We’ve got four separate scandals exploding right now, each one arguably bigger than the last: Benghazi, Sebelius extorting health-care execs to fund ObamaCare, the DOJ harvesting reporters’ phone records to see who they’re talking to, and of course the metastasizing revelations about the IRS targeting conservative groups. When mulling the reasons why people are cynical about government, you might think that cover-ups and harassment of political opponents by the ruling administration are, shall we say, a “key factor.”
But you’d be wrong.
“What’s blocking us right now is a sort of hyper-partisanship in Washington that I was, frankly, hoping to overcome in 2008,” Obama said today, according to the pool report. “My thinking was when we beat them in 2012 that might break the fever, and it’s not quite broken yet. But I am persistent. And I am staying at it. And I genuinely believe there are Republicans out there who would like to work with us but they’re fearful of their base and they’re concerned about what Rush Limbaugh might say about them…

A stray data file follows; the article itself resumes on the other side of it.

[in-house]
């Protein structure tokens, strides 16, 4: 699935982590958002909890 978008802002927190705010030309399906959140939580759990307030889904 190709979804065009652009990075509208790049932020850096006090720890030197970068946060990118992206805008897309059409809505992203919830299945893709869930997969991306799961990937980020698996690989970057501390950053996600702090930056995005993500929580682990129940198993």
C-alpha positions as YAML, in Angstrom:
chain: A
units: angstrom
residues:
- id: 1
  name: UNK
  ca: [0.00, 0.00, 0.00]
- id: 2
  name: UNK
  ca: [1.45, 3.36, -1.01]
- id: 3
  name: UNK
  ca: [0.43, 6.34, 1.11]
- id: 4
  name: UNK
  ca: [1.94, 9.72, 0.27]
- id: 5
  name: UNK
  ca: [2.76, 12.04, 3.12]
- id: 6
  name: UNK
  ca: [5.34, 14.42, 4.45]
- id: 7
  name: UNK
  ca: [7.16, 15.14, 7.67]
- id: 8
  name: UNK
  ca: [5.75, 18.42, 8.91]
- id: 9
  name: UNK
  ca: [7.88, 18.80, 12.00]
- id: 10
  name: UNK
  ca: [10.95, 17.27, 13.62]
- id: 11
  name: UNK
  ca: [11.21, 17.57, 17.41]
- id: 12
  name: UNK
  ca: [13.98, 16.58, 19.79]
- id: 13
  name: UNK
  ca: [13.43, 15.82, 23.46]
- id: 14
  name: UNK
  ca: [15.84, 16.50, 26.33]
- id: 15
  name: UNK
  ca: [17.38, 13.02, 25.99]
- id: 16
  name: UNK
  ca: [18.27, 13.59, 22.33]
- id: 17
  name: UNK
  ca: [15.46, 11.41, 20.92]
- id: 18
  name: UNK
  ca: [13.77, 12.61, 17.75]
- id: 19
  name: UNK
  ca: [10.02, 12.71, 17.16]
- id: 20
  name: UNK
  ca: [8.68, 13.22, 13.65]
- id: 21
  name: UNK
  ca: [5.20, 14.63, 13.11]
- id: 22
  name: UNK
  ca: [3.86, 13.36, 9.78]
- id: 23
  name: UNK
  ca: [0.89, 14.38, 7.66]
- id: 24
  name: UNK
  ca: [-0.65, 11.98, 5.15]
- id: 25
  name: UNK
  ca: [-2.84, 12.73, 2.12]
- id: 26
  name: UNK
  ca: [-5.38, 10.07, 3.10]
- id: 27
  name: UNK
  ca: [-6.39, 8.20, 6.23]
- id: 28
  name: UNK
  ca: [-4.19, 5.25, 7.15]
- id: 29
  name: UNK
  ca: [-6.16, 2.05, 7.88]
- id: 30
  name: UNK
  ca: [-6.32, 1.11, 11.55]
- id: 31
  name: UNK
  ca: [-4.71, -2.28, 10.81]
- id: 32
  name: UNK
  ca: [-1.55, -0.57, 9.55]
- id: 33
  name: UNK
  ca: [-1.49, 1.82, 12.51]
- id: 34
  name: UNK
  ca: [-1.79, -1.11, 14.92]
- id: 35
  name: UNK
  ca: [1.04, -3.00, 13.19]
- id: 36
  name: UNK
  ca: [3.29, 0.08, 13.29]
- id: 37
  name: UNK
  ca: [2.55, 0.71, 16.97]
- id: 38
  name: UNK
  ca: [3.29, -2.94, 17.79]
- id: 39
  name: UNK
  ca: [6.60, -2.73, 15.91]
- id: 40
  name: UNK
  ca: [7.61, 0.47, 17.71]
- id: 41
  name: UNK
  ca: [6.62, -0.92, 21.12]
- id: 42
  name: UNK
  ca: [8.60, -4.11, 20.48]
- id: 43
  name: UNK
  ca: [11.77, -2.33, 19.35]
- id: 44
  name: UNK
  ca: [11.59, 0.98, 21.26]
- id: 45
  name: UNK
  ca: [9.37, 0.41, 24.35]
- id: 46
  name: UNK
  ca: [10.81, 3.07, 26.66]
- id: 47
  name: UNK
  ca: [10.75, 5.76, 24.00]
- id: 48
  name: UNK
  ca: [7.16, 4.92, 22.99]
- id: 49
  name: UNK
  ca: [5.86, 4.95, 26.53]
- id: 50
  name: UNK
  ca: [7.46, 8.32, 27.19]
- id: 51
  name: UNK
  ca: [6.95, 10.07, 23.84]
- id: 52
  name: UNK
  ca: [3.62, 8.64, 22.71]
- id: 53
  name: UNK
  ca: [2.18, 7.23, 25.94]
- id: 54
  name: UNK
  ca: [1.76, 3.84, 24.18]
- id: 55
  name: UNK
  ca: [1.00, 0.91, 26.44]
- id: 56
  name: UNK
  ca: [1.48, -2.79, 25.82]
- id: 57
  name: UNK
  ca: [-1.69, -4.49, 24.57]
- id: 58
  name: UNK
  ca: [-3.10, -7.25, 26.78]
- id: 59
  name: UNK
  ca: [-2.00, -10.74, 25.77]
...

“As a consequence we get the kind of gridlock that makes people cynical about government,” he told donors. “My intentions over the next 3 ½ years are to govern. … If there are folks who are more interested in winning elections than they are thinking about the next generation then I want to make sure there are consequences to that.”
He said that at a fundraiser, which is also how he spent the evening following the attack in Benghazi. Say what you will about the man but his priorities are at least consistent.
Why would he fall back on a talking point this lame knowing how it will look tomorrow floating in a sea of news about government malfeasance? Just force of habit, I think. When you’re under stress, routine is a comfort. For all the talk about his sunny, optimistic Hopenchange campaign in 2008, he got elected ultimately by being the anti-Bush. He got reelected last year by accusing Romney of being a woman-hating plutocrat. In 2010, when he was momentarily deprived of a GOP villain-in-chief, he resorted to tossing spurious charges about shady foreign donors at the Chamber of Commerce. He’s always been defined as much by what he isn’t, i.e. a contrast to whoever the right-wing foil du jour happens to be, as what he is. Go figure that with bad news crashing down from every direction, he’d retreat into boilerplate about how things would work much better in D.C. if only conservative talk radio wasn’t browbeating Republicans. See now why Ross Douthat thinks the left’s “tone” might have contributed to what the IRS did?